Tuesday, May 22, 2018
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Toledo City Council votes to aid homeless shelters

Bell plan rejected in favor of restoring funds to 2012 levels

Editor's note: This version corrects an editing error relating to the monetary amounts. 


Tuesday's decision was reached by 10 city councilmen who, despite a veto threat by a member of Mayor Mike Bell's administration, went along with a plan offered by Mr. Bell's political rival, Councilman D. Michael Collins.

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Four Toledo homeless shelters that were in danger of having budget cuts thrust upon them had their Community Development Block Grant money restored to 2012 levels Tuesday by Toledo City Council.

The decision was reached by 10 city councilmen who, despite a veto threat by a member of Mayor Mike Bell's administration, went along with a plan offered by Mr. Bell's political rival, Councilman D. Michael Collins.

Council voted 10-1 to allocate $57,667 to Aurora House, 1035 N. Superior St.; $64,166 to Family House, 669 Indiana Ave.; $21,971 to St. Paul's Community Center, 230 13th St., and $10,611 to LaPosada, 435 Eastern Ave.

In so doing, it rejected a plan pushed by Mr. Bell. The mayor's plan also called for no money for St. Paul's and an $83,422 allocation for the Toledo Lucas County Homelessness Board to help clients with high-priced items such as rent and utility assistance. The council-approved plan directed $14,963 toward the homelessness board for that “direct financial assistance."

Councilman Adam Martinez cast the lone no vote. Councilman Tom Waniewski, who works part-time writing grants for St. Paul's Community Center, abstained.

Mr. Collins is one of several candidates who have entered the race for mayor against Mr. Bell.

Mr. Martinez said he voted against Mr. Collins’ plan because it does not provide the homeless- ness board with as much money as Mr. Bell’s plan.

The vote was the latest development in the saga that has pitted councilmen against Mr. Bell.

Deputy Mayor Paul Syring said before the vote a veto would be strongly considered. He also said council's action could jeopardize the city’s federal allocation for next year. Jen Sorgenfrei, the mayor’s spokesman, said after the meeting Mr. Bell would review his options.

A 10-1 vote is strong enough to keep the council plan intact. Nine votes are required for a veto.

Council had a veto-proof majority last month when it voted to change the mayor's first plan for allocating the money to shelters. That was vetoed by Mr. Bell and not overturned by council.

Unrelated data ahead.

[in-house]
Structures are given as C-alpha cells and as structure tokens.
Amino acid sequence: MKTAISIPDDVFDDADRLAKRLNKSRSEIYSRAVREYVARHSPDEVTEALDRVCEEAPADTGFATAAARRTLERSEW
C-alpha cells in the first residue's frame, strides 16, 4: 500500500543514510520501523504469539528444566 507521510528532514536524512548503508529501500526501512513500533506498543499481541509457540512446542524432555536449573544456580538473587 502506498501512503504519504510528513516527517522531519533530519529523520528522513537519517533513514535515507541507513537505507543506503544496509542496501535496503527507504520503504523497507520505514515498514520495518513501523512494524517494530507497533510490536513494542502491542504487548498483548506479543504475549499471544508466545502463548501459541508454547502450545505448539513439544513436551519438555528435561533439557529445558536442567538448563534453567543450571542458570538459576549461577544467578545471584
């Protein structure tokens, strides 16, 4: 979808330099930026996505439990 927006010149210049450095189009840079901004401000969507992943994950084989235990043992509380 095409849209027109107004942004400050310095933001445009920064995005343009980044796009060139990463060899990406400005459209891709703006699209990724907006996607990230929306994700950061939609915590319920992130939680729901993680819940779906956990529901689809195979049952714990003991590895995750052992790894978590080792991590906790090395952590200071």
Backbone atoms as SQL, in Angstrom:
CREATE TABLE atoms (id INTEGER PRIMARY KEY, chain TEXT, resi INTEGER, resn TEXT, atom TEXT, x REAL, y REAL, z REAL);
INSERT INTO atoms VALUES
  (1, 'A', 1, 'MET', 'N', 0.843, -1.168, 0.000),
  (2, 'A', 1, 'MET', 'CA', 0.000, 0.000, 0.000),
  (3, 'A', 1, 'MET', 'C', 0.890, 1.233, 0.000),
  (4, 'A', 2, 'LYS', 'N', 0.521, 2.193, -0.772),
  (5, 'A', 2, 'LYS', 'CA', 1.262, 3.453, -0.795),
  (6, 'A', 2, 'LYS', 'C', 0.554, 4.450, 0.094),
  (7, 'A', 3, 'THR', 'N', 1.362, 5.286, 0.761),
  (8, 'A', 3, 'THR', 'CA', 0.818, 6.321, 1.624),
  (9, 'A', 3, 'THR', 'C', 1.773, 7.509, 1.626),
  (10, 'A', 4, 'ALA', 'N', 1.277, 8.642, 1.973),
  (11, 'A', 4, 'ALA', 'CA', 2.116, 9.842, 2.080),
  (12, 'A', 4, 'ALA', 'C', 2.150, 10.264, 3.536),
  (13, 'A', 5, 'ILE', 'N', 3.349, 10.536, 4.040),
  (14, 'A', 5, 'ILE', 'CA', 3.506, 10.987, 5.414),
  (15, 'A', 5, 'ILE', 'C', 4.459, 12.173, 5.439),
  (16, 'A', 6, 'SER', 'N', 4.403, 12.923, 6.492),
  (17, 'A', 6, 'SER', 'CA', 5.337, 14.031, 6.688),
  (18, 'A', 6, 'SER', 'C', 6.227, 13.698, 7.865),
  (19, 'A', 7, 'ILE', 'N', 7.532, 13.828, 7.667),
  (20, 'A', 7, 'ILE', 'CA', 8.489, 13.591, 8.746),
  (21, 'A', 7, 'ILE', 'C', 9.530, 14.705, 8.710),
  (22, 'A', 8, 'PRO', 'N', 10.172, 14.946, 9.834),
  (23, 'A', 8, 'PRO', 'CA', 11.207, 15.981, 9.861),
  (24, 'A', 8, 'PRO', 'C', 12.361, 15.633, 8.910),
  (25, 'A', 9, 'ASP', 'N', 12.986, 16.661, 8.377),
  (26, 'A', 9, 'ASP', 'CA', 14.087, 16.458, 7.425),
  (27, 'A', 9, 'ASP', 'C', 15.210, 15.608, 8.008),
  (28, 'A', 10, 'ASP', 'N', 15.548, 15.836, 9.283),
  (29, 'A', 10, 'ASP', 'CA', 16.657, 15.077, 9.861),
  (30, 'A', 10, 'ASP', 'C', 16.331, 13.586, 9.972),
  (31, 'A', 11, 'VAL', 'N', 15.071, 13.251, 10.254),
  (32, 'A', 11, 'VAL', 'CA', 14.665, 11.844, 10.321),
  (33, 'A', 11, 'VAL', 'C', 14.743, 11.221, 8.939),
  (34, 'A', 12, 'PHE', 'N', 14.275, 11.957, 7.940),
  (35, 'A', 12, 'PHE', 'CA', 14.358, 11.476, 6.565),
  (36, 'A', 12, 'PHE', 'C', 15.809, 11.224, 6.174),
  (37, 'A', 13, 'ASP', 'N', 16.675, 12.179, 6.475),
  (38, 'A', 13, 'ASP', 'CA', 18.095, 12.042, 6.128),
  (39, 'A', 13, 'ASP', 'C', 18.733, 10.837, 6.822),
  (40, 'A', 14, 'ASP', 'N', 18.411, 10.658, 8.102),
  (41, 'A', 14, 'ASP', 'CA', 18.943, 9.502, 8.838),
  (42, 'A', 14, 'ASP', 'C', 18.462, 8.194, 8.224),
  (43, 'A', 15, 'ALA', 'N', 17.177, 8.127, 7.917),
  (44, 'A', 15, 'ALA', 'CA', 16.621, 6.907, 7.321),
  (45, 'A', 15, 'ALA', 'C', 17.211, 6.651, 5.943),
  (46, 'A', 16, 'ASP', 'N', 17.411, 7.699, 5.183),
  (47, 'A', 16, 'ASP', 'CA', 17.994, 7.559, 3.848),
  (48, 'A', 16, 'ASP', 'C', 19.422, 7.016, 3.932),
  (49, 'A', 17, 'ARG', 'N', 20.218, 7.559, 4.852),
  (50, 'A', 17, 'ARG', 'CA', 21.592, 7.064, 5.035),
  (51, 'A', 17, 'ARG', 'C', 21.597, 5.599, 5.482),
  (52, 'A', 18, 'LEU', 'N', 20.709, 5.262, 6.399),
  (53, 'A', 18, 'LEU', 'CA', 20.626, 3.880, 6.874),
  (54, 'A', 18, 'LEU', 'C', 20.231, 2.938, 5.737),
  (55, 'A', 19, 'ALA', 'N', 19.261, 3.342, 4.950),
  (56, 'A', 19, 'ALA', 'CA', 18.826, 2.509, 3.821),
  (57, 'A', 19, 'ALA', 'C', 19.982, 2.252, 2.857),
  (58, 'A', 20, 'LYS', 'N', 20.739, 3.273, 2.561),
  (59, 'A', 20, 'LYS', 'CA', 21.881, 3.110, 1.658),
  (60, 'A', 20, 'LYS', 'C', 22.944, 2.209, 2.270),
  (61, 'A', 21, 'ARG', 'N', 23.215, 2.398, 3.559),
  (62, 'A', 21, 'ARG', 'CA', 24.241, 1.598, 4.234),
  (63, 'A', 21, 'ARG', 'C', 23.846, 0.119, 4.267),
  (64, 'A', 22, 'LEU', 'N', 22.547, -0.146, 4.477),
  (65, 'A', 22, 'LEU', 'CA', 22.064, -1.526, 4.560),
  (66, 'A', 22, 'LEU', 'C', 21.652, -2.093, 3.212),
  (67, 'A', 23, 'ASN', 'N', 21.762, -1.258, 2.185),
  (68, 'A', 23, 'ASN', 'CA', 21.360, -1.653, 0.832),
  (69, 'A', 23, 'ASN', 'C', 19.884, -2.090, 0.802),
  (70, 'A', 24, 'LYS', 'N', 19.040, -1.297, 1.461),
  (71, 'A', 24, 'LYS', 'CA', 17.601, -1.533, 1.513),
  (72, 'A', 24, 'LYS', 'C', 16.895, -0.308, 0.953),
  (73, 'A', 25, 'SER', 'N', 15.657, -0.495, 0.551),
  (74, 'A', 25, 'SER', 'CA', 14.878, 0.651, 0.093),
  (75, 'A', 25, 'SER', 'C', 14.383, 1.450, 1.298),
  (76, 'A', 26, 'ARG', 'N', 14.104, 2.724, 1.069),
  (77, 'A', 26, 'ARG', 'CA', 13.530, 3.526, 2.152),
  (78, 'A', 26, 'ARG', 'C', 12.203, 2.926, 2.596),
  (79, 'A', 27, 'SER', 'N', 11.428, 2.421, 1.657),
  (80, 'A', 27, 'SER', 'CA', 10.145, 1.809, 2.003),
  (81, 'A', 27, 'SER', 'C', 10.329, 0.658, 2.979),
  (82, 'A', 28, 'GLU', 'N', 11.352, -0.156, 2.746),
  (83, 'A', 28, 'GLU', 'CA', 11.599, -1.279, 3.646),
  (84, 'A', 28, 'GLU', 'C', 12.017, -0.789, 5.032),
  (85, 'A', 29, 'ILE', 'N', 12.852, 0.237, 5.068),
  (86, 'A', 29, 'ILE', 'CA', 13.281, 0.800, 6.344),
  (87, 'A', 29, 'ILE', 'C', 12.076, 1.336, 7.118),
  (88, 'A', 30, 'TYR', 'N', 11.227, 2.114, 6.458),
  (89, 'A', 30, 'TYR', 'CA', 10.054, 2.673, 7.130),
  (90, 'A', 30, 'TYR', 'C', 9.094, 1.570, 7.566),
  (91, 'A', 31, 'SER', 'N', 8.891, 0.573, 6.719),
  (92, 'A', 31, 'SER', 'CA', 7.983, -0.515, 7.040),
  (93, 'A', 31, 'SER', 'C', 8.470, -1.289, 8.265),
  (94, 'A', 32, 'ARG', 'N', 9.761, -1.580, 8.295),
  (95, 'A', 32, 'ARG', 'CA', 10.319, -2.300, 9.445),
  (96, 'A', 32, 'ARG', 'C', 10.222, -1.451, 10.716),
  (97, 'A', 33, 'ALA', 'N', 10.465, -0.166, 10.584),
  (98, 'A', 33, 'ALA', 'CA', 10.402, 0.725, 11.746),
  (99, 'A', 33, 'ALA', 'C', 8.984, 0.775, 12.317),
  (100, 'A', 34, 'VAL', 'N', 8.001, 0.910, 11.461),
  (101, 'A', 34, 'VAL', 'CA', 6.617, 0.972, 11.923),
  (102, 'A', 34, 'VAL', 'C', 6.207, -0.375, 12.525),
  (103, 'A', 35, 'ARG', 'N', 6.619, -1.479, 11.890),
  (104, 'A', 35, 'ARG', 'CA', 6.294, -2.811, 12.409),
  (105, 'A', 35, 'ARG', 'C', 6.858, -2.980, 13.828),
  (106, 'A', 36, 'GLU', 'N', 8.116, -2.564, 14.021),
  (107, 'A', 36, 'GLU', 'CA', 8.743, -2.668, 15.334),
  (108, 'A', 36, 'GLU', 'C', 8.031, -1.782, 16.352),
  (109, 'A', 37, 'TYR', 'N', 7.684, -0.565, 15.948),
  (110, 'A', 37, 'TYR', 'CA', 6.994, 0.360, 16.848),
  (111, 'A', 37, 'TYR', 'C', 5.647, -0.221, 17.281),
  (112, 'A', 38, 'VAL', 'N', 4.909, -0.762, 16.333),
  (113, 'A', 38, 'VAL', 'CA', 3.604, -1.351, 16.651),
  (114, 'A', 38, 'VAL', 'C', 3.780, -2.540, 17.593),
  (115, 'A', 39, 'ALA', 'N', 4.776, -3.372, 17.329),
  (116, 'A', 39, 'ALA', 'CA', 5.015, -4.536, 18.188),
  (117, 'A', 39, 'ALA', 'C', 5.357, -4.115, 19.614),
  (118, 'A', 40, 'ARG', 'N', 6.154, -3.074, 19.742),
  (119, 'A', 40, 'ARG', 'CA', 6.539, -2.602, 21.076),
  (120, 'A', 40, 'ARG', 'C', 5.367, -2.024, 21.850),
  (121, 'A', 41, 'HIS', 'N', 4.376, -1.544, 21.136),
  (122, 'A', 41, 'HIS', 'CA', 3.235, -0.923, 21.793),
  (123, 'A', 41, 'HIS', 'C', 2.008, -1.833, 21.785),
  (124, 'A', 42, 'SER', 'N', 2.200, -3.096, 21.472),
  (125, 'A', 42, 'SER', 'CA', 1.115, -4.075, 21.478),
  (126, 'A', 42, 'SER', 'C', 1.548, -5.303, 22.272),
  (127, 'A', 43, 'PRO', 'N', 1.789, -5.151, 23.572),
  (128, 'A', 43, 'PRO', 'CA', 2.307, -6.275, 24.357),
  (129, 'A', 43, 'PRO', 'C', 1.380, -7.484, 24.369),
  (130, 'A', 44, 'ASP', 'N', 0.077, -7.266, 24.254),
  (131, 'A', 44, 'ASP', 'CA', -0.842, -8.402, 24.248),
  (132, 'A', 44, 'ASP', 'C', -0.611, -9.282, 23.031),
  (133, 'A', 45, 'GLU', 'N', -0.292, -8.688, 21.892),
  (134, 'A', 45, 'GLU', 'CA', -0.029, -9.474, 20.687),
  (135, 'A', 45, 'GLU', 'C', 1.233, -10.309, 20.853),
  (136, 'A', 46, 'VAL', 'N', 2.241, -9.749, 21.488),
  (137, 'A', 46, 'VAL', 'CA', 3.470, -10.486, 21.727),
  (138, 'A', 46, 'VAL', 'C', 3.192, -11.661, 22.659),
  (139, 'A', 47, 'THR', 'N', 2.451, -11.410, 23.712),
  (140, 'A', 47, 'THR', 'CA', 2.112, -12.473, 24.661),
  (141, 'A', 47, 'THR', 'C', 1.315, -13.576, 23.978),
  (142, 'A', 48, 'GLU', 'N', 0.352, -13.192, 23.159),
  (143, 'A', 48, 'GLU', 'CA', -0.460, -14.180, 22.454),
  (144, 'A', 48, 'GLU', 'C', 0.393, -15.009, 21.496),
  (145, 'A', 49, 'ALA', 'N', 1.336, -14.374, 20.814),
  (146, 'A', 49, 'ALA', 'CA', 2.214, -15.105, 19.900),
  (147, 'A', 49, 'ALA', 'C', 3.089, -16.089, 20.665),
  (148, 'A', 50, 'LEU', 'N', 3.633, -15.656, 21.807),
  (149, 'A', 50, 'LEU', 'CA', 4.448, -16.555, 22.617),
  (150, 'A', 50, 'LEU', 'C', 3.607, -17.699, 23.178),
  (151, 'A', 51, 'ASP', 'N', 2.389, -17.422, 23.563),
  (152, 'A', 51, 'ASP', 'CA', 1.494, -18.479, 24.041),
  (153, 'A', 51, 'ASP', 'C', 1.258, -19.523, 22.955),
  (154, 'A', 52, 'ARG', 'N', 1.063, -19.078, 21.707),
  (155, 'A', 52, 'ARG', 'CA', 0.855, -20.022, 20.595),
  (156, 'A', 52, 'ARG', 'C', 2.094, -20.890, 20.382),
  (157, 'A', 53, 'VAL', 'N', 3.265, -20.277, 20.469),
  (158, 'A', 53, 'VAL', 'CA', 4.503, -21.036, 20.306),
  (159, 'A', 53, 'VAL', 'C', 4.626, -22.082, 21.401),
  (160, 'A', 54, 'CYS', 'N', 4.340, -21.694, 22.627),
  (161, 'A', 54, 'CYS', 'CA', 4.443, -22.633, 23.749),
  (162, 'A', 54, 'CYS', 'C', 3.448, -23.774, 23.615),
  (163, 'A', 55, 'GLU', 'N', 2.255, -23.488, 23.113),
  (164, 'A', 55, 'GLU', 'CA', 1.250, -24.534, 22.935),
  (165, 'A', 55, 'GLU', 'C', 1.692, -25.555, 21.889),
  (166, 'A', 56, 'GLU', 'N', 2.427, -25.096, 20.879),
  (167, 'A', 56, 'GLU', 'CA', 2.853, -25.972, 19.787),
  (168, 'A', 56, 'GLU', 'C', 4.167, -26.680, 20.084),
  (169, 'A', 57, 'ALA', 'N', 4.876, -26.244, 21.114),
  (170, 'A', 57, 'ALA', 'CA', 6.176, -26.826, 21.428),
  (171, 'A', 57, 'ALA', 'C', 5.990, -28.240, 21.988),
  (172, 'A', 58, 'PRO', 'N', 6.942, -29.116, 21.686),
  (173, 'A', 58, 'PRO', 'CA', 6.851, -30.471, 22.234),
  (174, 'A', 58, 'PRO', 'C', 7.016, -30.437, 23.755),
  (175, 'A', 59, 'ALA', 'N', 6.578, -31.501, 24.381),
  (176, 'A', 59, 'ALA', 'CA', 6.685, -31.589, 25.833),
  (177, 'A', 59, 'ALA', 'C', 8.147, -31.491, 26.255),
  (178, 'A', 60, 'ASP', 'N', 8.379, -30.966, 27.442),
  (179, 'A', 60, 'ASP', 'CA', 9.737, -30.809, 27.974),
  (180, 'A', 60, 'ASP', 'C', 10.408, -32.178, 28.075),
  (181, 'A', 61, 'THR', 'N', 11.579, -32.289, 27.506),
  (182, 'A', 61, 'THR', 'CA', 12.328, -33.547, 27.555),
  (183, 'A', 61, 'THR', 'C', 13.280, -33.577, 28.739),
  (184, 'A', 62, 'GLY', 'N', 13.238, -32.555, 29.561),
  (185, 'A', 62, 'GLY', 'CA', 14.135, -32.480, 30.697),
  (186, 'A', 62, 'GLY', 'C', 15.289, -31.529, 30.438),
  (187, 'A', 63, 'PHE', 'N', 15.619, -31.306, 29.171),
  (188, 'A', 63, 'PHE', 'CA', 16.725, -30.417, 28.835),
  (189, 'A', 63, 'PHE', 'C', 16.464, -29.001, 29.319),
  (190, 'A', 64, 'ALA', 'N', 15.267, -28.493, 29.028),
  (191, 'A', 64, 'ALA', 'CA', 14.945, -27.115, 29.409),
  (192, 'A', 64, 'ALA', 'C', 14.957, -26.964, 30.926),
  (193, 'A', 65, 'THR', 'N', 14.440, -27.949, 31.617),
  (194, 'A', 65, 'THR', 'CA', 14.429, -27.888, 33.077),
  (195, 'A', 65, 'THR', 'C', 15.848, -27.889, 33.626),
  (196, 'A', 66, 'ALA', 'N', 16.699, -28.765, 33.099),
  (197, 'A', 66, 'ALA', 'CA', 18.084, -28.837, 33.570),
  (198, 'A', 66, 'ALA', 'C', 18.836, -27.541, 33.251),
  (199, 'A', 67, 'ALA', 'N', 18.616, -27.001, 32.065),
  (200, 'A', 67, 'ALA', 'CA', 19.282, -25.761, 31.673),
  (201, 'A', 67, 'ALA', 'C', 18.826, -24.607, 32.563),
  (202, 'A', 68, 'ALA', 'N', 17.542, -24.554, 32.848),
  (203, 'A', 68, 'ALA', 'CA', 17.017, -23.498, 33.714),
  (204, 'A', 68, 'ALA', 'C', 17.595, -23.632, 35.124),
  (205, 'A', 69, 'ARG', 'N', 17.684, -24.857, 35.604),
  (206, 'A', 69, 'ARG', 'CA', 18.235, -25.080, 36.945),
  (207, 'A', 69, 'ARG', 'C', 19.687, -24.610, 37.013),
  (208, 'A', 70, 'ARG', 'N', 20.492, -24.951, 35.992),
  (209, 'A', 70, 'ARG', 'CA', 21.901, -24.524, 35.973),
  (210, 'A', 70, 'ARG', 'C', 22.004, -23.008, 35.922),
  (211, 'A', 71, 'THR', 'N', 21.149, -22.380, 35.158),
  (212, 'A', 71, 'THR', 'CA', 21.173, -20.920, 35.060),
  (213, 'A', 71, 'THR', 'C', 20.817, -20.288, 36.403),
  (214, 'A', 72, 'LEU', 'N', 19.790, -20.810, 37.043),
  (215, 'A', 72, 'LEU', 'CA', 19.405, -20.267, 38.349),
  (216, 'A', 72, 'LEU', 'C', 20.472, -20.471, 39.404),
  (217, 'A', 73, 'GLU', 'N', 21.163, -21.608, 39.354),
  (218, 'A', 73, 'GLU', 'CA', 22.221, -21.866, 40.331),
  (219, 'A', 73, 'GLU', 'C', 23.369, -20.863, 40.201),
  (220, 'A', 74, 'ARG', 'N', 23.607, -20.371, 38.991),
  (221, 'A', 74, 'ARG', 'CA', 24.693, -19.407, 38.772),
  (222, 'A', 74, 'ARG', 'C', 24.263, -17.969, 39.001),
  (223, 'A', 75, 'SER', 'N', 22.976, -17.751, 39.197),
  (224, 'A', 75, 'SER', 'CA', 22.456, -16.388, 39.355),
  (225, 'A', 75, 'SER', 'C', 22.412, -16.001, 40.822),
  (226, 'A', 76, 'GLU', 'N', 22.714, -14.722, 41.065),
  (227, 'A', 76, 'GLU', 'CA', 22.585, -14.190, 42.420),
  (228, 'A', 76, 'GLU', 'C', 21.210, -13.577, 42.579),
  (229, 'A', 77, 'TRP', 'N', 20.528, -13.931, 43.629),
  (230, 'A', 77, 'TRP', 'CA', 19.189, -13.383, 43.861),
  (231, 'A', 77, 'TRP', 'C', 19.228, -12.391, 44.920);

Renee Palacios, executive director of Family House, a family shelter in central Toledo, said she was grateful for the restored funding and implored the mayor to forgo a veto.

There have been multiple plans to divide the city’s share of CDBG money. A relatively small amount is dedicated to homeless shelter activities and “rapid re-housing” of homeless people.

Mayor Bell last week announced that the city would get $7,008,850 in CDBG funding — an increase from the $6,839,464 received in 2012. He followed that up with a plan to shift money to three homeless shelters. But the directors of two homeless facilities — Ms. Palacios and also Denise Fox of Aurora House, a shelter for homeless women and their children in North Toledo — quickly said the amounts he proposed still were below their shares of federal money last year.

The mayor’s latest plan was curious to some on council because he had previously — before he knew last week that the CDBG allocation would be greater than $7 million — suggested using $108,000 of general fund money to give the shelters what they had received last year in federal funding.

Councilman Mike Craig said the mayor could ask to direct some of that general fund money to the homelessness board if he wishes. Mr. Craig also dismissed Mr. Syring’s prediction that the U.S. Department of Housing and Urban Development would cut Toledo's 2013-14 funding because council approved its own plan Tuesday. Because the city received a larger CDBG allocation than was predicted, a revised spending plan is needed, Mr. Craig said.

Also under the recommendations sent to HUD in May, Family Outreach Community United Services Inc., 283 Ashland Ave., would get $77,282, and Harbor House, a shelter for homeless and chemically dependent women at 3322 Cherry St., would get $14,700.

In other business Tuesday, council approved accepting $850,000 from the Great Lakes Historical Society for the National Great Lakes Maritime Museum project planned for the city's east side Marina District.

The project includes a museum artifact display area inside the existing Skyway Marina Building, an information plaza, and an entry feature located at the Front Street entrance.

Contact Ignazio Messina at: imessina@theblade.com or 419-724-6171.

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